Sicilian cuisine is such a delicious
departure from the "Italian"
food most of us are used to that learning to prepare something Sicilian
is a logical "next step" for any food aficionado planning a trip
to our sunny island. Not all cookery classes are created equal, however.
Apart from the nature of the lesson itself, either a demonstration or
a "hands on" cooking experience, the setting of a cooking lesson
can be almost anything imaginable: a rural estate, a city restaurant kitchen,
a country villa - even a private home with its own well-equipped kitchen.
Until six or seven years ago only a few Sicilian chefs offered cooking
classes, and to some clients their rates seemed inflated. A harsh judgement,
perhaps, because with transportation (and perhaps a guide)
it's only logical that costs can add up. Private cookery lessons are, in
fact, something of a luxury, but it's easy enough to inquire about precise pricing
before you reserve them. That said, we much prefer those instructors whose websites
publish prices, but one or two listed here make you inquire for that
information - a practice we don't completely condone. Apropos
pricing, most full-day classes cost between 100 and 200 euros per participant,
but this varies greatly depending on what is included: shopping for ingredients,
lodging, transportation, a visit to a nearby sight or cultural attraction,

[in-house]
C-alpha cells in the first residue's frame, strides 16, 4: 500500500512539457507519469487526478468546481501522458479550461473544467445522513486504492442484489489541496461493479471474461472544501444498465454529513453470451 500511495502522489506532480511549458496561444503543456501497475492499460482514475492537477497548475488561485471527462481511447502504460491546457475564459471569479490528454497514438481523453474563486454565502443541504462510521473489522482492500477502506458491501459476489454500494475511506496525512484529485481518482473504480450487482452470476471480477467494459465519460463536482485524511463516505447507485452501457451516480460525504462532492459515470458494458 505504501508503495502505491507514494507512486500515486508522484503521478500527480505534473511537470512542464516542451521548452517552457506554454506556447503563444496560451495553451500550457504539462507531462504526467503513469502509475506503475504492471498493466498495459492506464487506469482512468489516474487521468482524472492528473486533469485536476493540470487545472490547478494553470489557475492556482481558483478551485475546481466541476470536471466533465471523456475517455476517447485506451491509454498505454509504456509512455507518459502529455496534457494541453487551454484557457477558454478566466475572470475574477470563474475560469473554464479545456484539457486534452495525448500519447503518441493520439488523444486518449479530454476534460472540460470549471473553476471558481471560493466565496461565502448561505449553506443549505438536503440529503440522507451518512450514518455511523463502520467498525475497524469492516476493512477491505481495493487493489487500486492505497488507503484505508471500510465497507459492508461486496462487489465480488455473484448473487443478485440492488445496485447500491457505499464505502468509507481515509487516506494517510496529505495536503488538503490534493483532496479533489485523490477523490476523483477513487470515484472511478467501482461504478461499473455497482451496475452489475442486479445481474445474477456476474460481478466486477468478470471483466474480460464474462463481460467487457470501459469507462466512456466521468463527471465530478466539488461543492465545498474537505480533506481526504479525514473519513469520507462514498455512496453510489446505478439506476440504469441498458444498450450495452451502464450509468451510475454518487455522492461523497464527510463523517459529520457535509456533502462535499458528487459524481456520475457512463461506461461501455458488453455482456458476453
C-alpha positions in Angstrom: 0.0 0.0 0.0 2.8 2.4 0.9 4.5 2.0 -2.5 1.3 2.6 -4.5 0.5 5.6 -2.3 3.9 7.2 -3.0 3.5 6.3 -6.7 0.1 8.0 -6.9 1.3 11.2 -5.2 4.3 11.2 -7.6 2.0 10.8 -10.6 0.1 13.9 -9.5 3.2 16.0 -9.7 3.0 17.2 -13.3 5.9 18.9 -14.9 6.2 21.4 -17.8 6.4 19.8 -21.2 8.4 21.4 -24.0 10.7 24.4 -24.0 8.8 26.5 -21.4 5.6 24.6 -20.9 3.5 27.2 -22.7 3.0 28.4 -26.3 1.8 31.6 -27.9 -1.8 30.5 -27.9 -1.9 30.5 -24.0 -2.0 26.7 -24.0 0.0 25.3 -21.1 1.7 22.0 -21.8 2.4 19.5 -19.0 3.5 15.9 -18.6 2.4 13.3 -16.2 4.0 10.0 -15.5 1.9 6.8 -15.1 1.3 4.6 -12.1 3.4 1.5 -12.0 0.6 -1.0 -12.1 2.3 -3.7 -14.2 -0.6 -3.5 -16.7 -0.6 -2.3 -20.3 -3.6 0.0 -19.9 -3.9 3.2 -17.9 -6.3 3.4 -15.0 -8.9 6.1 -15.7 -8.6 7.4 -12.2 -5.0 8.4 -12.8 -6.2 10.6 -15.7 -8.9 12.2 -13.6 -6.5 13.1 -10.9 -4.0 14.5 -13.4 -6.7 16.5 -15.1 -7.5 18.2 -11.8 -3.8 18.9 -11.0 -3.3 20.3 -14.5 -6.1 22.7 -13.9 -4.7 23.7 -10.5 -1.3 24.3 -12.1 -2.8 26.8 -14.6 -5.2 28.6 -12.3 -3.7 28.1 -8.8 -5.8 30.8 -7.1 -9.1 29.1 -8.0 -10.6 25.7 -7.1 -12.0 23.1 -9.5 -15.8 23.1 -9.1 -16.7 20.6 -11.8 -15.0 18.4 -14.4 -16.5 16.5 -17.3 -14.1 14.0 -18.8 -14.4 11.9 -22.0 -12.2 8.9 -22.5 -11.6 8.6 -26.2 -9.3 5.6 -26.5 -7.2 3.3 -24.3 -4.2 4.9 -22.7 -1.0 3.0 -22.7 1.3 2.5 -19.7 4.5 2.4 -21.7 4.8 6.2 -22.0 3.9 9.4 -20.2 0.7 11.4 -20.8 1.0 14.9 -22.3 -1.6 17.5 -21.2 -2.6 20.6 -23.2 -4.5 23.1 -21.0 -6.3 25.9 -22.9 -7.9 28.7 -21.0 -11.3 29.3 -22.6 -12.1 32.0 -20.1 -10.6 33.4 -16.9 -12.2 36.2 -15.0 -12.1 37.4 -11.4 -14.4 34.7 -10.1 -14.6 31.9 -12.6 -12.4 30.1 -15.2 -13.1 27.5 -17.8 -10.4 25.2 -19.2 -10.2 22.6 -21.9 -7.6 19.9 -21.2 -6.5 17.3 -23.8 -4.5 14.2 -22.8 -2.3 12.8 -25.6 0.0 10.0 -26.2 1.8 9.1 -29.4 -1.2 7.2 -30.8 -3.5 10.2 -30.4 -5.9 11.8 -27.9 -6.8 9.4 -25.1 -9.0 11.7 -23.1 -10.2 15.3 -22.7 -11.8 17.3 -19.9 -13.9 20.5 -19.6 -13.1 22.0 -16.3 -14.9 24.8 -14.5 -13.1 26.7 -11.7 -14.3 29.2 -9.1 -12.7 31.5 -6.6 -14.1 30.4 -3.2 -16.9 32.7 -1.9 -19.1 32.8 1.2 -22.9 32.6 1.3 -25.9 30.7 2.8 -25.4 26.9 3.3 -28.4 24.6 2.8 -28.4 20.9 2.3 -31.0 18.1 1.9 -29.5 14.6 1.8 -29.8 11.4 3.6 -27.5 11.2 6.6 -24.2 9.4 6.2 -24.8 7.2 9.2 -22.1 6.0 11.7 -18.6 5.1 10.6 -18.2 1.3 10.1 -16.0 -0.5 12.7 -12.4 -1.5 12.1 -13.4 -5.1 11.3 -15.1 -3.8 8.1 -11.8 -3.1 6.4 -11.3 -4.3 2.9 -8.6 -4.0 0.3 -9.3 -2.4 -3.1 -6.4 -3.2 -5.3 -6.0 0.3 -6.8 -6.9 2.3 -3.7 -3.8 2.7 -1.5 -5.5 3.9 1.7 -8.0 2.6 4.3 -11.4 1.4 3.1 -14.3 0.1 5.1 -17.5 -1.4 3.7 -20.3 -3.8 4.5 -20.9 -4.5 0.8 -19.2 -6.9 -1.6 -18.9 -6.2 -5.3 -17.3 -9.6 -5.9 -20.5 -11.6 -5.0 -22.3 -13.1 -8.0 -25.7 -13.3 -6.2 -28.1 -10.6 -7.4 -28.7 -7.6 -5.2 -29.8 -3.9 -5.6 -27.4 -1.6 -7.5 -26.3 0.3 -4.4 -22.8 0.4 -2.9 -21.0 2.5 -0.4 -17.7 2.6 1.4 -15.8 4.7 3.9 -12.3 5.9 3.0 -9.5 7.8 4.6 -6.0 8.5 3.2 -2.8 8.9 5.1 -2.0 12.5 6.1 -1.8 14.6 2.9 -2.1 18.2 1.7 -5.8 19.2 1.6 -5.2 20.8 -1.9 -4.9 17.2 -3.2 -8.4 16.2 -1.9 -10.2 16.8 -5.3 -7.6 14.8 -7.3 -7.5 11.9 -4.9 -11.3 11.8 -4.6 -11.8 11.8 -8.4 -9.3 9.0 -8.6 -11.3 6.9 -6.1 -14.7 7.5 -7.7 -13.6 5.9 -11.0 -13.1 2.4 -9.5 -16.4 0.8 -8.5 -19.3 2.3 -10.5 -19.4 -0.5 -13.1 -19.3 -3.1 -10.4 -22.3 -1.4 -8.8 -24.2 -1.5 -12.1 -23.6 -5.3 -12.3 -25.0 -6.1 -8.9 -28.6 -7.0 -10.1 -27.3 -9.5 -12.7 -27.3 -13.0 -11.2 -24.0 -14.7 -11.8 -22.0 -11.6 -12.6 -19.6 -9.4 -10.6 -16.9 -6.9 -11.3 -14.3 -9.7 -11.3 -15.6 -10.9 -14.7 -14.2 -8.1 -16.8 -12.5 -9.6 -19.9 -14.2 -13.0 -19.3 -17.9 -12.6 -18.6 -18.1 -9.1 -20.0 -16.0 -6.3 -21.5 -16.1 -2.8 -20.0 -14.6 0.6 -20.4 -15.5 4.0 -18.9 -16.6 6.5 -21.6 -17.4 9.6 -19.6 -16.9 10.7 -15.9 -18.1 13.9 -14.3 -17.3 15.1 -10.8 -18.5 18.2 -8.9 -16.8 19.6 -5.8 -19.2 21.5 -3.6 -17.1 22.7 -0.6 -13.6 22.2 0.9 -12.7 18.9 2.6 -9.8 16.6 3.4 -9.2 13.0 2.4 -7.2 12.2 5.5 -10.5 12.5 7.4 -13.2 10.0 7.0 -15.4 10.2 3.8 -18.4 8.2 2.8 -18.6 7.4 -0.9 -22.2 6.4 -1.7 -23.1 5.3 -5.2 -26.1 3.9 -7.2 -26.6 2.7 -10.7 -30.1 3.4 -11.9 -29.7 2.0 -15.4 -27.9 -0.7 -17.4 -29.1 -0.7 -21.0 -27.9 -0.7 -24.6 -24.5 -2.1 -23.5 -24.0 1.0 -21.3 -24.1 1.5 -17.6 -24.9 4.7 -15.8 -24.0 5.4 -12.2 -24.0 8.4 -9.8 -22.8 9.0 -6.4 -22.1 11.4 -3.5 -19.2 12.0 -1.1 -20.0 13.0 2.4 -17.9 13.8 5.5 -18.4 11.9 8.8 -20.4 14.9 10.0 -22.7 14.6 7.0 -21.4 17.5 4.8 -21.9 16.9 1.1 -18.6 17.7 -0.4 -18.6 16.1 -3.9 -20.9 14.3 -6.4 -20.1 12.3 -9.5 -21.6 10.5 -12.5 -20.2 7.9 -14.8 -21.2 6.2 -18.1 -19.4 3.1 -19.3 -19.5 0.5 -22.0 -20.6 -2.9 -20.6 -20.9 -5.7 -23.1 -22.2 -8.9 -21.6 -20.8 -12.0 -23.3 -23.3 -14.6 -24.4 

a wine tasting, a guide or interpreter. A week-long series of lessons, with lodging and meals, will
typically cost over a thousand euros per participant - and probably closer to €1,500 - but (again) this varies
widely based on what is actually included. So compare features but keep an open mind.
Let's avoid the supposed "rivalry" between celebrity chefs (Martha
Stewart versus Nigella Lawson is the best-known) and focus on culinary experiences
that await you. If you've read Eat, Pray, Love - instead of just watching the movie - you know
that Elizabeth Gilbert spent the last part of her Italian culinary sojourn in Sicily, though
in the film adaptation Julia Roberts never makes it south of Naples.
In researching this piece I spoke to our staff and some travel industry people as well as some chefs. While we
agreed that we generally prefer professional chefs, we'd have to say that some
"dedicated amateurs" are better teachers and certain well-known Sicilian restaurant chefs are
highly overrated by the local media. At the same time, we recognise that the number
of semi-qualified "cooking instructors" and self-styled "experts" in Italy
is nothing short of ridiculous. What we don't like too much
(and therefore didn't seriously consider listing here) are travel agencies and cooking
schools outside Sicily that promote "outsourced" pseudo-chefs around
the island as part of an annual culinary tour to Sicily. Expressed another way, we prefer
supporting local businesses and we also believe that - as with other personalised travel
services - most clients (or students or diners) enjoy exercising a certain degree of
genuine choice when they plan their activities.
It has to be real. If you're in Sicily you probably want to learn the traditional cuisine,
not trendy fads or the nouvelle. Listing a chef who has created a "new" recipe for
caponata or invented "Sicilian sushi" (I'm not making this up) wouldn't be very useful.
It's about the food, not the chef as a personality. If you think Sicily (population 5 million)
has only 3 or 4 exceptional chefs, think again! If you want a private class with just your few traveling companions, make sure
you specify that when you reserve; otherwise you may find that your "exclusive" cooking
class is full of a dozen (or more) unfamiliar students, even if you enjoy their company.